RIYADH (Reuters) - Saudi Arabia’s new foreign minister, a U.S.-educated connoisseur of Washington’s diplomatic scene and longtime adviser to the kingdom’s rulers, is an articulate spokesman for his country’s new assertive approach to the Middle East’s growing conflicts.
A well-known figure in Washington government circles and on U.S. television, Adel al-Jubeir becomes the first non-royal in the job, succeeding Saud al-Faisal, who served for four decades and has been appointed a special envoy of King Salman.
Jubeir, 53, is not only a prominent public face of Saudi diplomacy, but also an insider in Riyadh.
As ambassador to Washington, he translated for former King Abdullah in meetings with U.S. President Barack Obama and shuttled back and forth to the kingdom regularly to brief the king in person.
So important are Jubeir’s presentational skills to a conservative dynasty not always at ease with public messaging, that it was he who announced the launch of an air campaign by a Saudi-led coalition against Iranian-allied Houthi militia forces in Yemen last month.
He couched the initiative in terms of checking Iranian influence in a country that Riyadh considers its backyard.
“We see ... Iran playing a large role in supporting the Houthis,” Jubeir told reporters at an embassy briefing.
Iran denies giving military backing to the Houthis, but Riyadh’s unprecedented action in assembling a coalition to bomb them shows how seriously it takes what it sees the threat from Iran, and how much more assertive its foreign policy has grown.
For the kingdom’s Al Saud dynasty, locked for the past decade in a regional tussle with Iran’s revolutionary theocratic rulers, the prospect of Tehran gaining a nuclear bomb is a nightmare scenario and Iran’s negotiations for an end to its long-running nuclear dispute with world powers are a major concern.
Tehran denies Western accusations it is seeking a nuclear weapon and the world powers negotiating an agreement with it say such a deal would ensure it could not develop one.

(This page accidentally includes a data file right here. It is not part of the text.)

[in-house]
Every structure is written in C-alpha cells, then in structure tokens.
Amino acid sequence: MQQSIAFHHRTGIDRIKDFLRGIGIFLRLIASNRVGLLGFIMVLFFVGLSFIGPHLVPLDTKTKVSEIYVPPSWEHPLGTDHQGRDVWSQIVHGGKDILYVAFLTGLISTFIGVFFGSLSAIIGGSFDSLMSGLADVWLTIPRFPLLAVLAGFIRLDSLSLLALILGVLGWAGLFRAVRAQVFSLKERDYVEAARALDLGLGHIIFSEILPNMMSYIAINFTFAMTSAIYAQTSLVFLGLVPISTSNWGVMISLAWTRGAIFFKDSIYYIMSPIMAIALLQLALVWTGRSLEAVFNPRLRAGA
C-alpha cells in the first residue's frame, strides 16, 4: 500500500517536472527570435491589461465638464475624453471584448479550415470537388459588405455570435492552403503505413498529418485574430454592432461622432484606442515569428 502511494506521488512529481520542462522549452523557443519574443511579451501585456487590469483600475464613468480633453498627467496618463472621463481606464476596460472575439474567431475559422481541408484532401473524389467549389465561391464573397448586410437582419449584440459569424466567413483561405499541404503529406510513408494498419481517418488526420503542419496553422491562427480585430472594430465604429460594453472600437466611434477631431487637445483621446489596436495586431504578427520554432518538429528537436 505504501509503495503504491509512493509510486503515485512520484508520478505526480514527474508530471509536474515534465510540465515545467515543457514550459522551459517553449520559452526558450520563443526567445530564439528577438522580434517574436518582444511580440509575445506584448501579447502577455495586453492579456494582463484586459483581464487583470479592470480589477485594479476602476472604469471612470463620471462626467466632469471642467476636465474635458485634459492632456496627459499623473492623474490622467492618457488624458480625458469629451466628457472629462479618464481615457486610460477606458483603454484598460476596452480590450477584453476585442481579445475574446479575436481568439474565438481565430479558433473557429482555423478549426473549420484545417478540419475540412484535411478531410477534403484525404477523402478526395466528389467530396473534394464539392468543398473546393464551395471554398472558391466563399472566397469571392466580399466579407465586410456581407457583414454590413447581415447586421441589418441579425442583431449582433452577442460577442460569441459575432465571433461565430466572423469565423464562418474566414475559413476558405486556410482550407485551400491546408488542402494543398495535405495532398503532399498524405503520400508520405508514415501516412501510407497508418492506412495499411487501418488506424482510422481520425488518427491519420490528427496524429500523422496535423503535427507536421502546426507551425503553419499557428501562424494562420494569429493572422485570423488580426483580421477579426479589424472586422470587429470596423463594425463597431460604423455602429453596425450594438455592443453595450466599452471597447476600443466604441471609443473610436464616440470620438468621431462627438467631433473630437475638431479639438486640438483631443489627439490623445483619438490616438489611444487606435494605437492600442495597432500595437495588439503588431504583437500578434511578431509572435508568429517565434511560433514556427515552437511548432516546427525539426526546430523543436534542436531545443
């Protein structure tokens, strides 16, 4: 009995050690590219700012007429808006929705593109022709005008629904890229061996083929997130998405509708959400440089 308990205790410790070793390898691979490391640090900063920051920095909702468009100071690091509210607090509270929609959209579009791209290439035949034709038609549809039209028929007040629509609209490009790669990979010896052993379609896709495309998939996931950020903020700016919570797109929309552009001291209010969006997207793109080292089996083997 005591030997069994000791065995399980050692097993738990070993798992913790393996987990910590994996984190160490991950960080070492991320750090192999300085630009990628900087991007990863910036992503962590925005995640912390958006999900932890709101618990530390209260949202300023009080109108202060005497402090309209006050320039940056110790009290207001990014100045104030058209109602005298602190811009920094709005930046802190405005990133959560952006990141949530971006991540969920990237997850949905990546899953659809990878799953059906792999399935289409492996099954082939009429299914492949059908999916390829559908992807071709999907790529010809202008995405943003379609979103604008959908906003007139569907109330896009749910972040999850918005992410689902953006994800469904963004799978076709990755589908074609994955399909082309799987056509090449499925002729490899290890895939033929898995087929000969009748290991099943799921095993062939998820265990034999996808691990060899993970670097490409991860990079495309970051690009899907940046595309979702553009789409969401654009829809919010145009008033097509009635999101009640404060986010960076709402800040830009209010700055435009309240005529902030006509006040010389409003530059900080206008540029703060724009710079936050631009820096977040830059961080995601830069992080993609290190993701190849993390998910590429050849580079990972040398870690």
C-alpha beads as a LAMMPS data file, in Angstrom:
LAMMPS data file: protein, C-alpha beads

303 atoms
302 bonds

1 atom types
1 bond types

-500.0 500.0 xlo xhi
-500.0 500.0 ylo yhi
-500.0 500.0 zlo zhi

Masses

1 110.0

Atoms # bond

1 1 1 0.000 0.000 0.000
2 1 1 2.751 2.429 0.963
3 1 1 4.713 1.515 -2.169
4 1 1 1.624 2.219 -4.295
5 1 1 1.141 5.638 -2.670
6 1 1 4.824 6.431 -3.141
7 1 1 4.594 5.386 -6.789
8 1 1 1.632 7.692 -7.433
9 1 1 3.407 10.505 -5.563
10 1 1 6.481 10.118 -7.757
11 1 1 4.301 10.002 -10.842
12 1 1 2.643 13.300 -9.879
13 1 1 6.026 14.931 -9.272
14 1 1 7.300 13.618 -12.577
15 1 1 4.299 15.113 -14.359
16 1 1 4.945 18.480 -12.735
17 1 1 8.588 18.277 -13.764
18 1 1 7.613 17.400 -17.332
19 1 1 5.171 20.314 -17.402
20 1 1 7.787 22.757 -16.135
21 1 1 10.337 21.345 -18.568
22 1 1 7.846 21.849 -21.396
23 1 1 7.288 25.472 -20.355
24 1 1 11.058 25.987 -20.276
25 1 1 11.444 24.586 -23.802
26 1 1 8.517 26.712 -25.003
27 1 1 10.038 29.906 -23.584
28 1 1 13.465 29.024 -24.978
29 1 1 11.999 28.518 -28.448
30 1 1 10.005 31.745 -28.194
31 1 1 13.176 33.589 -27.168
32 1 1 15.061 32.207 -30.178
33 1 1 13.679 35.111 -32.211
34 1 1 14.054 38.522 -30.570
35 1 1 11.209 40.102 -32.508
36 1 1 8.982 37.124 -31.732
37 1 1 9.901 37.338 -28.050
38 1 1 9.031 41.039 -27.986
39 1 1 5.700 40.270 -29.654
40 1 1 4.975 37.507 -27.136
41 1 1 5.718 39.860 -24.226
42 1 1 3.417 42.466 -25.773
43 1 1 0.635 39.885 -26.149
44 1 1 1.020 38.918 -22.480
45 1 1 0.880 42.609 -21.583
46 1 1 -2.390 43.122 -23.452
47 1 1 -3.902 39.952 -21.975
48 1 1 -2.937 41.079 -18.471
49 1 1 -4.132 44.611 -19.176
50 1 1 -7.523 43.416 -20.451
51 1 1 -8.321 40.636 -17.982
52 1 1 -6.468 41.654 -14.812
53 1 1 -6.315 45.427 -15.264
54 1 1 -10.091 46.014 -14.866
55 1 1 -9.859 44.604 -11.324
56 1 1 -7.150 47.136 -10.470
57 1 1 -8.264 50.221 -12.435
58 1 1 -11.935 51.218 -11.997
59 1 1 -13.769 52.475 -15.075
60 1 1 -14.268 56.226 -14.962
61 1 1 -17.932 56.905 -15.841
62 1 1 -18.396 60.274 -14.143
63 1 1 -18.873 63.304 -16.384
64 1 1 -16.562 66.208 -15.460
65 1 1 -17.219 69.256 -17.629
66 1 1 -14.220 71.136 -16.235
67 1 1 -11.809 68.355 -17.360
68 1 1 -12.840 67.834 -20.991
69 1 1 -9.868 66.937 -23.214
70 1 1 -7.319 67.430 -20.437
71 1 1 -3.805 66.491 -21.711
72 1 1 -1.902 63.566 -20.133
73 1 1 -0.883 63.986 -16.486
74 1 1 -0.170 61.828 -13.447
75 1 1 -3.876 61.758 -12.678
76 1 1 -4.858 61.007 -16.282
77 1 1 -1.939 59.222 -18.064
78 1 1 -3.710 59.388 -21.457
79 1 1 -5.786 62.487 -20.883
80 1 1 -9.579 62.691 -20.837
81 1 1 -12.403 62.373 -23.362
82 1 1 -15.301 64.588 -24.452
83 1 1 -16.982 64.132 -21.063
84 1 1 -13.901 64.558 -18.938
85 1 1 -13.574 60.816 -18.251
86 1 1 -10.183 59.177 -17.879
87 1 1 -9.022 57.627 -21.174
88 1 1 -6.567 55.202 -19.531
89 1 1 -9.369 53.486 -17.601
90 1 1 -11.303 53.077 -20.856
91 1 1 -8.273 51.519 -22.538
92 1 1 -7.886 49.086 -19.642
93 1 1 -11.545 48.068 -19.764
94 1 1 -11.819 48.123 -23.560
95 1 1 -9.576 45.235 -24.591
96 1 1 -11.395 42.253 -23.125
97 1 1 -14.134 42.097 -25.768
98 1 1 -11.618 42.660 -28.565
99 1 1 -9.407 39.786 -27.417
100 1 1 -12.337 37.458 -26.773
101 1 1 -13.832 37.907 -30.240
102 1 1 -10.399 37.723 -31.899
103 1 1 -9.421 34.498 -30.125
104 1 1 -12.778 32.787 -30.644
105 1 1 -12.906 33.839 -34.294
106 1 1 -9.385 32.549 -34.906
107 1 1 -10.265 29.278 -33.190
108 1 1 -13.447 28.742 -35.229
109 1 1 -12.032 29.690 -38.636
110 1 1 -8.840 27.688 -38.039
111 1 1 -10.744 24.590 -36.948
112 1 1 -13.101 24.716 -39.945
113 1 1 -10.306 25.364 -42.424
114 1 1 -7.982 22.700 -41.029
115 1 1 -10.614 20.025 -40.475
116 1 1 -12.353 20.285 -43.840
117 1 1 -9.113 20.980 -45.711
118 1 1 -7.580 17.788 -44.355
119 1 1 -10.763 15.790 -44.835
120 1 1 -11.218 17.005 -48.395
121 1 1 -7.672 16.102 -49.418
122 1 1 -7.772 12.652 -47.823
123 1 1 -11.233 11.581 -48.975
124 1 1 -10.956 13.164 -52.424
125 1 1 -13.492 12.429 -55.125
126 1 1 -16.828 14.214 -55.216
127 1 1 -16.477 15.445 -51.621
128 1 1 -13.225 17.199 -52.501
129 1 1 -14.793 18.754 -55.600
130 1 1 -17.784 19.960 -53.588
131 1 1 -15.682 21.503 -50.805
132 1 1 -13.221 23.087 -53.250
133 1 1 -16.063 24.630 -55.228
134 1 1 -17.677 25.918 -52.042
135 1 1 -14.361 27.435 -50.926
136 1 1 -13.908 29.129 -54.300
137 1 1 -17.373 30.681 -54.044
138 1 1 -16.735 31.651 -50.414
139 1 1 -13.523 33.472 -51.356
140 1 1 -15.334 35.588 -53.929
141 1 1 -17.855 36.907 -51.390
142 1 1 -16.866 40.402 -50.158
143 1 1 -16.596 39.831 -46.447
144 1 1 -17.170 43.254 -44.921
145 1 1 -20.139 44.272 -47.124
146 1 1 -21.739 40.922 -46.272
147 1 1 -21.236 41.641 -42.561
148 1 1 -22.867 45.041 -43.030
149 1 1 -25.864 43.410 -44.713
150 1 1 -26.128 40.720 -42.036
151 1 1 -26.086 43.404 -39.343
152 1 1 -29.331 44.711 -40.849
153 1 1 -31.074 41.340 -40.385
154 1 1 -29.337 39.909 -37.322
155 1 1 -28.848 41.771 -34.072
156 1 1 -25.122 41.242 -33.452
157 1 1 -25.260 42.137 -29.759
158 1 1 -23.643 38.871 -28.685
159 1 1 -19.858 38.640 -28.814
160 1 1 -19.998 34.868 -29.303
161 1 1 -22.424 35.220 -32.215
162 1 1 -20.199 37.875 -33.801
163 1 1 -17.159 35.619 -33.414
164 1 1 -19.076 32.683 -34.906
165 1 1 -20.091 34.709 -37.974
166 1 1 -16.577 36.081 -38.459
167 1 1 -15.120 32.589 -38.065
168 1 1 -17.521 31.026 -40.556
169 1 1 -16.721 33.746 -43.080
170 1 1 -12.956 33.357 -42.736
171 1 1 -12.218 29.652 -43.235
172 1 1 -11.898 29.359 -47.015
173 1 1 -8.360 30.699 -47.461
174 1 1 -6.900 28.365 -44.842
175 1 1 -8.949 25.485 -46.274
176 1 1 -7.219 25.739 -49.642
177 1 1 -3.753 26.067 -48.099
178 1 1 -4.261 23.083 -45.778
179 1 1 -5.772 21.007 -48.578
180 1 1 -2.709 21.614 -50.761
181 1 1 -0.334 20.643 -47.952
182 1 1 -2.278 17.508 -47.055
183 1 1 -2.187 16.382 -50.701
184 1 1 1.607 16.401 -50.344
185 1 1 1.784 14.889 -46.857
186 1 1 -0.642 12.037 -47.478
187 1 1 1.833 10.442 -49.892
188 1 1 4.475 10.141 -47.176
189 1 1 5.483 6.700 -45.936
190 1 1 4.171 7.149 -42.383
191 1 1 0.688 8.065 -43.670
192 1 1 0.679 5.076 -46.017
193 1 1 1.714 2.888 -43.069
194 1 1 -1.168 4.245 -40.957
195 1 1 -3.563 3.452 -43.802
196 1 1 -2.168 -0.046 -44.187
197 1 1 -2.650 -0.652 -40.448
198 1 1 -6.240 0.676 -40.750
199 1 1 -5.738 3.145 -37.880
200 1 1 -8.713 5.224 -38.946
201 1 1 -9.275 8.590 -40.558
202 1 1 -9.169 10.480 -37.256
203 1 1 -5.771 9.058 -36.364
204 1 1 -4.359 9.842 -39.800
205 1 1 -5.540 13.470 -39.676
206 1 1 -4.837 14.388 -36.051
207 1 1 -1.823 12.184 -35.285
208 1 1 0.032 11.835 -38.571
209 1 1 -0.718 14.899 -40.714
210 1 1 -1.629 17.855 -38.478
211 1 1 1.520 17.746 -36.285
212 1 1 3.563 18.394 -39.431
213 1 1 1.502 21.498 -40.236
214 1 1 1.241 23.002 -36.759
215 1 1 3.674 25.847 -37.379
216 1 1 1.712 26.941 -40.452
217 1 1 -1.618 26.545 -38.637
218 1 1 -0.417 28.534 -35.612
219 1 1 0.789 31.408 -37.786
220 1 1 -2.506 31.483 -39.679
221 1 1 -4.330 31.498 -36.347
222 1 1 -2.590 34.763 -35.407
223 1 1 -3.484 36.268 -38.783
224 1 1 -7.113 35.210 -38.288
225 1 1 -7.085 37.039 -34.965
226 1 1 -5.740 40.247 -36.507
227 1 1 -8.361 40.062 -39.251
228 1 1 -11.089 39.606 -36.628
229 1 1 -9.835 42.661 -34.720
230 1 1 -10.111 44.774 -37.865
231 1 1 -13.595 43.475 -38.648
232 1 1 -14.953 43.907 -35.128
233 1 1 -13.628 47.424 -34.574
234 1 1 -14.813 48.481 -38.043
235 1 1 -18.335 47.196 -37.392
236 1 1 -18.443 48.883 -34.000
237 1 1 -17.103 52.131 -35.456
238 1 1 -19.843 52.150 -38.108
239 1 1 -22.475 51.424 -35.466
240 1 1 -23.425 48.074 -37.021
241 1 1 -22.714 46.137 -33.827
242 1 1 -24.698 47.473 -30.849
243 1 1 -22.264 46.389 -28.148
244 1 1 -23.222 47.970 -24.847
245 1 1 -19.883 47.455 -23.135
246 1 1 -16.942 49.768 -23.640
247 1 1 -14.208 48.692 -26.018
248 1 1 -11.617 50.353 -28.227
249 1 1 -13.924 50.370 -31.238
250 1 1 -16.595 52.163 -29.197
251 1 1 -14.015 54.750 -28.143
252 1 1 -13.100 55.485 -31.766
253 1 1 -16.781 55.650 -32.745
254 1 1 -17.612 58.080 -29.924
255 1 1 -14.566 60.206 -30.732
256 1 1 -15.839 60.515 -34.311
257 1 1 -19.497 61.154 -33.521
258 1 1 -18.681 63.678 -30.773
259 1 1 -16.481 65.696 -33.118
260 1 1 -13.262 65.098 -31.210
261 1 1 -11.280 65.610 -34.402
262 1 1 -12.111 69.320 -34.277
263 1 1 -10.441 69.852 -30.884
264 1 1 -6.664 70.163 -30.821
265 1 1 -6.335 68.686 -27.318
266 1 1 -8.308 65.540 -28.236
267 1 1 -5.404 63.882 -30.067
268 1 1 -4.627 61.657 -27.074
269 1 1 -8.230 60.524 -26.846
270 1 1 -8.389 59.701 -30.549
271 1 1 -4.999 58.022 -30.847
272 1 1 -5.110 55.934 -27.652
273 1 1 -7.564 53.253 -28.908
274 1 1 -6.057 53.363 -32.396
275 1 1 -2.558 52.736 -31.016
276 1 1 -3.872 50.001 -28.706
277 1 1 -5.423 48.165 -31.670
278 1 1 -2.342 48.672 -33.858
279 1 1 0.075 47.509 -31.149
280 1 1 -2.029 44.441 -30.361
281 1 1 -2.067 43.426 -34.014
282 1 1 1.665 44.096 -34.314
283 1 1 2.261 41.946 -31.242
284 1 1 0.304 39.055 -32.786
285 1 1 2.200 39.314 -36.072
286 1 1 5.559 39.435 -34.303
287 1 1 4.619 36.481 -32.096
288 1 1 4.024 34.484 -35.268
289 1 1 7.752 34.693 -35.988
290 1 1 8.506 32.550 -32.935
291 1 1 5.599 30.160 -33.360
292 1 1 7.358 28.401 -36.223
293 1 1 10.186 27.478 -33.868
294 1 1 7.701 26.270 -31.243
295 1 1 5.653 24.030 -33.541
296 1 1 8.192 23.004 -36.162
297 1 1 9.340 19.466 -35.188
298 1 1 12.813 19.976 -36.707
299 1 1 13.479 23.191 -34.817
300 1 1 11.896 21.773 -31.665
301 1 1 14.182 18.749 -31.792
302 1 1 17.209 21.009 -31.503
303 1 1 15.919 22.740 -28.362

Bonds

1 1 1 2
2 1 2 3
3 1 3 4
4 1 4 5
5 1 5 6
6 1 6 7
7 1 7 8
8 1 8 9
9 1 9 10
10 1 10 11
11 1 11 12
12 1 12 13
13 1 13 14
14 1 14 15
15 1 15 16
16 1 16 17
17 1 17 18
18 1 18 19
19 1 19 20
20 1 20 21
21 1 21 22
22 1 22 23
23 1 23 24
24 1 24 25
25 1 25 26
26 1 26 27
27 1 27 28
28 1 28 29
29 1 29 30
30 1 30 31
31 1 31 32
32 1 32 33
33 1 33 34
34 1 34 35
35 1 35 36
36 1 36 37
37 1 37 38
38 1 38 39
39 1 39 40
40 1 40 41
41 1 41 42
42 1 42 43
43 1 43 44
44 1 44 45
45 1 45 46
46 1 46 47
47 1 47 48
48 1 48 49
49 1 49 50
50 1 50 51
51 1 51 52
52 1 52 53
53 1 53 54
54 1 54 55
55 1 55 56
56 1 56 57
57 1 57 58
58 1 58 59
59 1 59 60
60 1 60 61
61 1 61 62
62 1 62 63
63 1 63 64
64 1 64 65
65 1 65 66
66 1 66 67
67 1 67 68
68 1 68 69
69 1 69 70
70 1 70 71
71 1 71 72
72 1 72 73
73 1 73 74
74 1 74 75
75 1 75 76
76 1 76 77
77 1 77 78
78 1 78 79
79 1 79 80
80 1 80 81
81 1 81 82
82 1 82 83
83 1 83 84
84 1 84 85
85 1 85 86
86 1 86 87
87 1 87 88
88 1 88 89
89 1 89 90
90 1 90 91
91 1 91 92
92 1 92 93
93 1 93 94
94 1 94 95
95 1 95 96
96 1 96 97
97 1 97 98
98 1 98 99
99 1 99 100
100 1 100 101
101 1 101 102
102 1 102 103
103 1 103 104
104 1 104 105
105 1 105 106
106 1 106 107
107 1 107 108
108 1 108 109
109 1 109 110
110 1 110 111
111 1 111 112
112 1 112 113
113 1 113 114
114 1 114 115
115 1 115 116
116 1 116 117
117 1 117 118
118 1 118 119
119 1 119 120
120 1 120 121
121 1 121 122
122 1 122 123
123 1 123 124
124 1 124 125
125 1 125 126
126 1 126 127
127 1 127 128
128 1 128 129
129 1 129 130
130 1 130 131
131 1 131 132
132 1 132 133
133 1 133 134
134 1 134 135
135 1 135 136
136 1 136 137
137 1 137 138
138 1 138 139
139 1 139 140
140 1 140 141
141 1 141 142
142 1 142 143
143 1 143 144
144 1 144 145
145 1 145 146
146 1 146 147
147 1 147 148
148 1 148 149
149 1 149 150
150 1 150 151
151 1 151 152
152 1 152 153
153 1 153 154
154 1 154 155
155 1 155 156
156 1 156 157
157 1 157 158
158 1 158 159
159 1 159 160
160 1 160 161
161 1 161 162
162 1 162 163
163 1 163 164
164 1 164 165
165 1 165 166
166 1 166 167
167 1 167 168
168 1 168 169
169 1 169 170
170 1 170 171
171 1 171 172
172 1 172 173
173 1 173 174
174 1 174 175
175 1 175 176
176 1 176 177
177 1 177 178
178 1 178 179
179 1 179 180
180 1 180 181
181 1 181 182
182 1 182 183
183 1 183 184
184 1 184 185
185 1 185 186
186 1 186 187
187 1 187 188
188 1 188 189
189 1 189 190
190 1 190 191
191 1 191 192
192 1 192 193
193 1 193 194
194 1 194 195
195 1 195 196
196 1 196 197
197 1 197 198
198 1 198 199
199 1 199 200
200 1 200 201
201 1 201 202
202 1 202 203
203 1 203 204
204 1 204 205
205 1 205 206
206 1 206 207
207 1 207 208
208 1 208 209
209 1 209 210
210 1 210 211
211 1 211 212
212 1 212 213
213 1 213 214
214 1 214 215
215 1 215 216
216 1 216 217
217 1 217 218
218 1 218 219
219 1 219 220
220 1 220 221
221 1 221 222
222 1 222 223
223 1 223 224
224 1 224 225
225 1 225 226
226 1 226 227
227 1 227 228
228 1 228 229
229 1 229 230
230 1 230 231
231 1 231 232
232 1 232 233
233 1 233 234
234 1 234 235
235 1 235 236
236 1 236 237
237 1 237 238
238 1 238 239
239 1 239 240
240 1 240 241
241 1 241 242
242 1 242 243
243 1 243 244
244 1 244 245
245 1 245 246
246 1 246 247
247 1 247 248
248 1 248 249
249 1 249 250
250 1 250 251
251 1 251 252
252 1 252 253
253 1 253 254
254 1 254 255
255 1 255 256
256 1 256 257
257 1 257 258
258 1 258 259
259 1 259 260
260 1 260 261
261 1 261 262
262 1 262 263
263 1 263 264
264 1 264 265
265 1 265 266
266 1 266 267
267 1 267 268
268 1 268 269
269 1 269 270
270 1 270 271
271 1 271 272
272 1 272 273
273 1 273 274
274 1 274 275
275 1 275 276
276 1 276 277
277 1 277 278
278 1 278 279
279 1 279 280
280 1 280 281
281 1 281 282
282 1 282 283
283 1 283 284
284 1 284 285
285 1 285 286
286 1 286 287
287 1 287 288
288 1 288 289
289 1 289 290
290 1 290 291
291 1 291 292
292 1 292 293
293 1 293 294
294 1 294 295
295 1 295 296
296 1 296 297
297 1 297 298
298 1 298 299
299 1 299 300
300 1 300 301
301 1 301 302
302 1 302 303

In a March 26 interview with CNN, Jubeir said: “Everybody wants a peaceful solution to Iran’s nuclear program but it has to be a serious and solid agreement that is verifiable.”
“We’re also just as concerned about the interference by Iran in the affairs of other countries in the region, whether it’s Iraq, Syria, Lebanon, Yemen, and other parts.”
Iran says its nuclear program is for peaceful purposes such as power generation and denies meddling in the affairs of countries of the region.
An earlier moment of prominence for Jubeir came in 2011 when the United States accused two Iranians of plotting to hire a hit man to kill him with a bomb planted in a restaurant. Iran denied any part in the alleged plot.
The then Iranian President Mahmoud Ahmadinejad said the reported plot was fabricated by Washington to cause a rift between Tehran and Saudi Arabia.
But in 2013 an Iranian-born used car salesman from Texas was sentenced to 25 years in prison after admitting participating in a plot with an Iranian military unit to murder Jubeir.
Jubeir was appointed an adviser to the royal court in 2005 and named ambassador to Washington in 2007, when he succeeded Prince Turki al-Faisal, a former Saudi intelligence chief.
A few years earlier, Jubeir was designated by the kingdom to lead a public effort to dissociate the royal family from the Islamist militancy of al Qaeda after the Sept. 11 attacks in the United States.
Fifteen of the 19 militants who carried out attacks in 2001 were Saudis.
Fluent in Arabic, English and German, Jubeir gained a bachelor’s degree in political science and economics from the University of North Texas in 1982 and a master’s in international relations from Georgetown in 1984.
Reporting by William Maclean; editing by Philippa Fletcher